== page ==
28 September 2012

Fixed vs Folder

 If the choice between fixed and folder were based on having both in front of you, fixed blade out of the sheath, and folder laying closed, then the obvious tool choice would be fixed. See, the problem is the same with pistol work. People worry about the selection, and use more than the stumbling points of carry and deployment. To use any tool in a fight it goes like this-

Select it
Carry it
Deploy it
Us it

The hurdle with most fixed blades is in the carry and deployment.  Most knife makers are not "knife fighters" if there is such a thing. Sheaths, both of leather and kydex are made to hold and protect the knife first, and sometimes thought is given to how they will be carried and deployed, but in my experience this is seldom the case. You need to figure out that part on your own. Since most knife makers are only sheath makers because of necessity, they focus less on the carry and deployment.

And just as with the folder, if you do not have a trainer for your fixed blade that allows you to train with it in the same exact carry and deployment option, you are kidding yourself if you think that you can deploy it at speed, with or without someone within cutting distance of you. Nobody with more than a room temperature IQ would attempt full speed draws with a live fixed blade, and you would have to find someone dumber than that to be your bad guy.

So lets just say you have selected a proven battle blade such as the Gryphon M-10, and got someone to make a trainer/drone for it that fits into the same sheath as the live one. Where are you going to carry it? It has to be accessible when sitting, standing, crouching, on your back, on your stomach, and with both hands from these positions.  The only two solutions I have found is the Tactical Tether and the Mercharness.  They were conceived out of necessity.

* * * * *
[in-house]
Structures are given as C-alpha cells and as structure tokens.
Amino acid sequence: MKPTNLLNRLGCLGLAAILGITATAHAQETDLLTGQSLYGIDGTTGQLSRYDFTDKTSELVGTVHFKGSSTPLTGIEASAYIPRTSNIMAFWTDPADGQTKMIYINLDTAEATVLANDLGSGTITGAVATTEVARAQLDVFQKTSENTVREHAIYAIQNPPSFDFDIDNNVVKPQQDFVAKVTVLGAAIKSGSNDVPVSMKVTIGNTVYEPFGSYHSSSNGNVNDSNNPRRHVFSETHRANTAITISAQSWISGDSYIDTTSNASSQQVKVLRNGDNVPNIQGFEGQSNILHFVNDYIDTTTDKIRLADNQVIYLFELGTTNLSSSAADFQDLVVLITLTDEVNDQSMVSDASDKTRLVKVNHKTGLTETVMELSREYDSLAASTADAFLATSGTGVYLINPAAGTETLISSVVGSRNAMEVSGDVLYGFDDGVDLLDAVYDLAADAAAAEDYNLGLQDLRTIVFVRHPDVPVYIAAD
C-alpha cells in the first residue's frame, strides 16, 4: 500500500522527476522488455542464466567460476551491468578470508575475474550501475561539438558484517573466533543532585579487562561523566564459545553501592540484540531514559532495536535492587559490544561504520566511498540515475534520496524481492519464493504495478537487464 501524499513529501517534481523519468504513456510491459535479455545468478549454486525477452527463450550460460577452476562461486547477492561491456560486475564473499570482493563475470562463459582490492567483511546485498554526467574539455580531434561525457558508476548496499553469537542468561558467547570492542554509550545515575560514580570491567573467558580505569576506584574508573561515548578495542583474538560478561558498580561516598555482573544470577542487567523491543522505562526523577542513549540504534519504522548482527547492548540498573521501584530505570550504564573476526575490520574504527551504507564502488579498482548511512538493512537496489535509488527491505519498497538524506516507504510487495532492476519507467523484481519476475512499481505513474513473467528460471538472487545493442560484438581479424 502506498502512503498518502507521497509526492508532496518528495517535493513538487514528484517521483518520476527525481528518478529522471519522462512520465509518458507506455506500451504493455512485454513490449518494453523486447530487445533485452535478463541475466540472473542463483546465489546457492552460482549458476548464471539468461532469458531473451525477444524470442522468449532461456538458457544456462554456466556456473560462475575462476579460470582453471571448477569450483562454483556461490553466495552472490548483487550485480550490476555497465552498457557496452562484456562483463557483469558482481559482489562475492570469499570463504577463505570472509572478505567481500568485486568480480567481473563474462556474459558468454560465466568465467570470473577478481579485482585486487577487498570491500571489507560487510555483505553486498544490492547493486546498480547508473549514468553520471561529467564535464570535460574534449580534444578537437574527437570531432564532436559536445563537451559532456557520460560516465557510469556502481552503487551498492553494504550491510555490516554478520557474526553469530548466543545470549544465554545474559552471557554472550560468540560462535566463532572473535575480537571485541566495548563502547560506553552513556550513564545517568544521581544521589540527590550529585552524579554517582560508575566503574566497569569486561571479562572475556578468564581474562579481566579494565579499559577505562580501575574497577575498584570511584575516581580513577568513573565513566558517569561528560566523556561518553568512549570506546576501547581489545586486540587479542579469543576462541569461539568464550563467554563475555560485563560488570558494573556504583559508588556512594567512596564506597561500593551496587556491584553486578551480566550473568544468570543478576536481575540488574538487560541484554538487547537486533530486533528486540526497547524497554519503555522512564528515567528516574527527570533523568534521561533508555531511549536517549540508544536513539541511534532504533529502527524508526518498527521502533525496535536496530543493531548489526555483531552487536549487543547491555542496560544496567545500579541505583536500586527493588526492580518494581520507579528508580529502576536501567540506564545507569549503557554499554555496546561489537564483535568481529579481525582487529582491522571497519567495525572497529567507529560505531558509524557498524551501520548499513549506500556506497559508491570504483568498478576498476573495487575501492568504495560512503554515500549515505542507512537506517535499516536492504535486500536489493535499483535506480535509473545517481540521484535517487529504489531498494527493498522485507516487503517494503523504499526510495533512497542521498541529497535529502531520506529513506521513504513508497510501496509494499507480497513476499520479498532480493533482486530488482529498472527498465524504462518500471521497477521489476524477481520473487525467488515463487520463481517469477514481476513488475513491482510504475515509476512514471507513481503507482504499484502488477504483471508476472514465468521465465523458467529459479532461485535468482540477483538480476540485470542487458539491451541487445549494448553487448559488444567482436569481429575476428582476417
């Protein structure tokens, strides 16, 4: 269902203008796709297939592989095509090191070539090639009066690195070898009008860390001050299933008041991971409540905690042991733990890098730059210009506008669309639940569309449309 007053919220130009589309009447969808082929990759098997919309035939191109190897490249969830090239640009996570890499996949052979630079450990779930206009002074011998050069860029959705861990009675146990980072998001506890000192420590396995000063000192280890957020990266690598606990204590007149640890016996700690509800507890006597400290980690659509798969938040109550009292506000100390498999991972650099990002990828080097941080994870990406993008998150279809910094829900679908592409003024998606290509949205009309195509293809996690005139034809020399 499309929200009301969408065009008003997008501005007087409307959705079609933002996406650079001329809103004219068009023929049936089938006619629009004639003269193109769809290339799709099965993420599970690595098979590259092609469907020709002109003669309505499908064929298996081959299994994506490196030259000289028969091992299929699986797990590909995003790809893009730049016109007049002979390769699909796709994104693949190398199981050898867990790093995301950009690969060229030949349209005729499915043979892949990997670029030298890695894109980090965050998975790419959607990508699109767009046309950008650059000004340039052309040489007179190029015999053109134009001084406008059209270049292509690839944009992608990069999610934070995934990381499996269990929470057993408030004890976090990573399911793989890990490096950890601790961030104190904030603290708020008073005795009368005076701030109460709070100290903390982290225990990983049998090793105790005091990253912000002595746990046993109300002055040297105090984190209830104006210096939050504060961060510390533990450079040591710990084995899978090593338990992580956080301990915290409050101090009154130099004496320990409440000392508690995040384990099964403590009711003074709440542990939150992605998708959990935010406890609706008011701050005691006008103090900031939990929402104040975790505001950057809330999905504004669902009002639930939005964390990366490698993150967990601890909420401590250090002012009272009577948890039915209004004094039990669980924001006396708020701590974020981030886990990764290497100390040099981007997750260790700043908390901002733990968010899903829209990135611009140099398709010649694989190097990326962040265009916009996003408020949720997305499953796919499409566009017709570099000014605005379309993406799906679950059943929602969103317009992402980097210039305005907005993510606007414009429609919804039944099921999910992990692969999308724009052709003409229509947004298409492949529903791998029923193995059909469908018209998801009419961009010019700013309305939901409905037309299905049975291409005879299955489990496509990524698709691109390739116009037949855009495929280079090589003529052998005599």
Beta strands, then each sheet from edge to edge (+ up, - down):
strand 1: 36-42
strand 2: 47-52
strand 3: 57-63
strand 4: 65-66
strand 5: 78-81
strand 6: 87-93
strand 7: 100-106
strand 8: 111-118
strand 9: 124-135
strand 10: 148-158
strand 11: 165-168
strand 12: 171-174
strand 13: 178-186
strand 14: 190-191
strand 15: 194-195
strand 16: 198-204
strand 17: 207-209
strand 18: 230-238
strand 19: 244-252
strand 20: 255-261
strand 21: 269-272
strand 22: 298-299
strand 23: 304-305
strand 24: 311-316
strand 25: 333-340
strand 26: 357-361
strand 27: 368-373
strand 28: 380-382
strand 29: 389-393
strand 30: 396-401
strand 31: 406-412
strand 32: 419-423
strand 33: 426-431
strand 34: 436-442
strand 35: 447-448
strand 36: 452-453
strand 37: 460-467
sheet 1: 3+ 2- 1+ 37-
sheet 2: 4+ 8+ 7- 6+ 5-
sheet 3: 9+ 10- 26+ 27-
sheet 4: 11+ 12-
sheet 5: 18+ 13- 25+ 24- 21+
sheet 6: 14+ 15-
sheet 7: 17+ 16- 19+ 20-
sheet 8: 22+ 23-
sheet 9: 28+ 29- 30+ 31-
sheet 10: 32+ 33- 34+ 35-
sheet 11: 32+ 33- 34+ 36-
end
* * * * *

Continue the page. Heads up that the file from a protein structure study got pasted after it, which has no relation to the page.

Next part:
With a training partner, try accessing the blade while in contact with them. You will soon find that fixed in a fight is nothing more than the knife version of 9MM vs 45.  Both guns in the holster are equal, as are misses in each caliber.

Another issued with a fixed blade is that once it is out, the blade is in the game. A folder gives you the ability to palm it in a closed position at the slightest hint of danger. Anatomically speaking, a closed folder in the the head will stop a fight faster than a blade into the heart. The difference being that the latter is way more likely to result in serious physical injury or death. It will also result in more of your attackers blood all over you. Another upside is that most people would hesitate less to hit someone with a closed folder than stab them in the chest. They would also likely do it earlier in the confrontation, and that could result in needing to use less subsequent force.

Truth be told, these days when someone asks me about carrying a knife for self-defense, before advising them on what I look for in a quality SD knife, first I tell them to make a habit of having a proper pen and flashlight with them all the time. Even better is to get into the habit of having that pen or flashlight in their hand whenever possible. You can do the same thing with the flashlight and pen as you can with the closed folder, in addition to being able to carry them in the most secure environments such as government buildings and airports.

It all comes down to a layered defense for both tactics and tools.- George

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